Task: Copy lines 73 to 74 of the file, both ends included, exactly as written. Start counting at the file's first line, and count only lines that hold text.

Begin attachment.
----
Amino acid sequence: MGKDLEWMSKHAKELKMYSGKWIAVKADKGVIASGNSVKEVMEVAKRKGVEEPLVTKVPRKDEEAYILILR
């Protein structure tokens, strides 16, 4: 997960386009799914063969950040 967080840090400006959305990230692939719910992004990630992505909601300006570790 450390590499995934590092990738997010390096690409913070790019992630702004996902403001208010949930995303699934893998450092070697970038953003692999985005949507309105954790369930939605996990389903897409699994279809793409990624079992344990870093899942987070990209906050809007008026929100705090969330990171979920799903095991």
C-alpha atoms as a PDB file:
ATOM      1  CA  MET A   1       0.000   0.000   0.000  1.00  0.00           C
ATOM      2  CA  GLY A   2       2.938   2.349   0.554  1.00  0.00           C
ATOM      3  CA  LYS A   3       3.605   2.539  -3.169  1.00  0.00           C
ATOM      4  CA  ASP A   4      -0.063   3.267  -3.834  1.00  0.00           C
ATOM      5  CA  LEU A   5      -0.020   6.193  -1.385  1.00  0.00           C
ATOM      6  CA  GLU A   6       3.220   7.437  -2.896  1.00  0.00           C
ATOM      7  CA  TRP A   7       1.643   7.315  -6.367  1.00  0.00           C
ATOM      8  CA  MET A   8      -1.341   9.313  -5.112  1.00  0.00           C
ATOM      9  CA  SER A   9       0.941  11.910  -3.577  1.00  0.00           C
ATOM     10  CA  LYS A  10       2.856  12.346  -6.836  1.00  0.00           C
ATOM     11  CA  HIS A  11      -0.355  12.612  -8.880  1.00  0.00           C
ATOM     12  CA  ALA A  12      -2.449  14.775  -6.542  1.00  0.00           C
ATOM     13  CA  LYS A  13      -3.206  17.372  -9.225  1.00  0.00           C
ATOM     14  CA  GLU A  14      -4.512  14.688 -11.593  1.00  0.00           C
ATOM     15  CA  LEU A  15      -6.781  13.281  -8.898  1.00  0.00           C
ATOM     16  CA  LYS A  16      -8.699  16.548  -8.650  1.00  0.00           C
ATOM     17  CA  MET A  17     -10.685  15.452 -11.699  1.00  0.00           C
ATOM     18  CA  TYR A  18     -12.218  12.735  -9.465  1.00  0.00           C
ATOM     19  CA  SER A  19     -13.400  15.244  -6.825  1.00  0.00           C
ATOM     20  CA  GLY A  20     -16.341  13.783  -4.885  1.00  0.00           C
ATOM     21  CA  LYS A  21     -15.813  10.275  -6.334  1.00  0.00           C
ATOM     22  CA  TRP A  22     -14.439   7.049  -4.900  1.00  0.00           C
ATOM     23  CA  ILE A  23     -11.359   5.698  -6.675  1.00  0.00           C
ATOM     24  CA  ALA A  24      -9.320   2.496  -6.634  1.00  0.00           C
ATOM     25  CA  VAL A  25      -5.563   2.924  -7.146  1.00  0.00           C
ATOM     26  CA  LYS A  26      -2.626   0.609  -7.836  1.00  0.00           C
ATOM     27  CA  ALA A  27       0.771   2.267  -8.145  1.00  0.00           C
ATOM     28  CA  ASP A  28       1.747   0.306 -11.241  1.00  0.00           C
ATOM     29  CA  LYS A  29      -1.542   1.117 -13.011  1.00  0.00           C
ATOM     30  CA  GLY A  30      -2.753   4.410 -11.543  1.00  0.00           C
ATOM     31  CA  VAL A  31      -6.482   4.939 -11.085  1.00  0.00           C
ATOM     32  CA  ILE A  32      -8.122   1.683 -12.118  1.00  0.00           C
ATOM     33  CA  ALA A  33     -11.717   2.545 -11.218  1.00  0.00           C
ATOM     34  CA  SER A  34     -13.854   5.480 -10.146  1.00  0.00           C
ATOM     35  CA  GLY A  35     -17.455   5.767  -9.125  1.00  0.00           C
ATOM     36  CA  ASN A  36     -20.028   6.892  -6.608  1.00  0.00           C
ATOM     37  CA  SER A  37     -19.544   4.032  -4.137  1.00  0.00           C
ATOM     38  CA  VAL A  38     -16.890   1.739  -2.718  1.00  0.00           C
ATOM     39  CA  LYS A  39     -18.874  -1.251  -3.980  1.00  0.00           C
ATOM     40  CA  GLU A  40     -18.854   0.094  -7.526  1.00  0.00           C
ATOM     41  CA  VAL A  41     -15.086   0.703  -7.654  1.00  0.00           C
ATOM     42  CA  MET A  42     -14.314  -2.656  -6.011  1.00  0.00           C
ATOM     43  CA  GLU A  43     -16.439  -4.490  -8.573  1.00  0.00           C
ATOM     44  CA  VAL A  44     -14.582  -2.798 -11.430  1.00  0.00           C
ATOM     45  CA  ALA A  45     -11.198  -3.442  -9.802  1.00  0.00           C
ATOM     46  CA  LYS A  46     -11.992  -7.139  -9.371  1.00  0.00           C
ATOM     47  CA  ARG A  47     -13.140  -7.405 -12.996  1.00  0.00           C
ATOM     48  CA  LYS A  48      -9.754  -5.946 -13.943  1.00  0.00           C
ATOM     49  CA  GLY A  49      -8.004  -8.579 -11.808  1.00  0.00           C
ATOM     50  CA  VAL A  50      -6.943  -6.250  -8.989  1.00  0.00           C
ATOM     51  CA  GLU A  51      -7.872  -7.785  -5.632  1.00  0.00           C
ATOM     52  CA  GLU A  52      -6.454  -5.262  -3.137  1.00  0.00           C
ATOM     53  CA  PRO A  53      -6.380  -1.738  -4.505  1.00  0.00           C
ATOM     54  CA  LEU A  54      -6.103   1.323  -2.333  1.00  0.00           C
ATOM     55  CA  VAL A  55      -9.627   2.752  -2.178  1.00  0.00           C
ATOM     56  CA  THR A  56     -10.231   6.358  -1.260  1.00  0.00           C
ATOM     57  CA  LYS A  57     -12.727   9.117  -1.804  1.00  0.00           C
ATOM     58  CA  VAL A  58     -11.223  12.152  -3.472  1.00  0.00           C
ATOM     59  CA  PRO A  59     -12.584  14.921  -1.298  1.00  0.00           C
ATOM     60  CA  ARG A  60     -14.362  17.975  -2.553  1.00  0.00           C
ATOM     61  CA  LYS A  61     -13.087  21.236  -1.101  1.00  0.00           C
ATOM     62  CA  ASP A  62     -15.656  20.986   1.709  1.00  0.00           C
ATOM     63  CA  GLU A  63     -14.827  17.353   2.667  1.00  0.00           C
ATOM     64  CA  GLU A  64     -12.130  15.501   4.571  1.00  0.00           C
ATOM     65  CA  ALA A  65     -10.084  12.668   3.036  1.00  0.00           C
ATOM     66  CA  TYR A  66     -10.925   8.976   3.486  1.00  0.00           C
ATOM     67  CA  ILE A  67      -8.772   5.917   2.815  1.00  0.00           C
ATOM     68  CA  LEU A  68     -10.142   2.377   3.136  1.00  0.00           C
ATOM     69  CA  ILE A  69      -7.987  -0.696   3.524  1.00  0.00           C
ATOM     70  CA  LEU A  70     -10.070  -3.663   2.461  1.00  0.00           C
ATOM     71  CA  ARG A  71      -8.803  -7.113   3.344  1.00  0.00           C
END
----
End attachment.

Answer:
ATOM     70  CA  LEU A  70     -10.070  -3.663   2.461  1.00  0.00           C
ATOM     71  CA  ARG A  71      -8.803  -7.113   3.344  1.00  0.00           C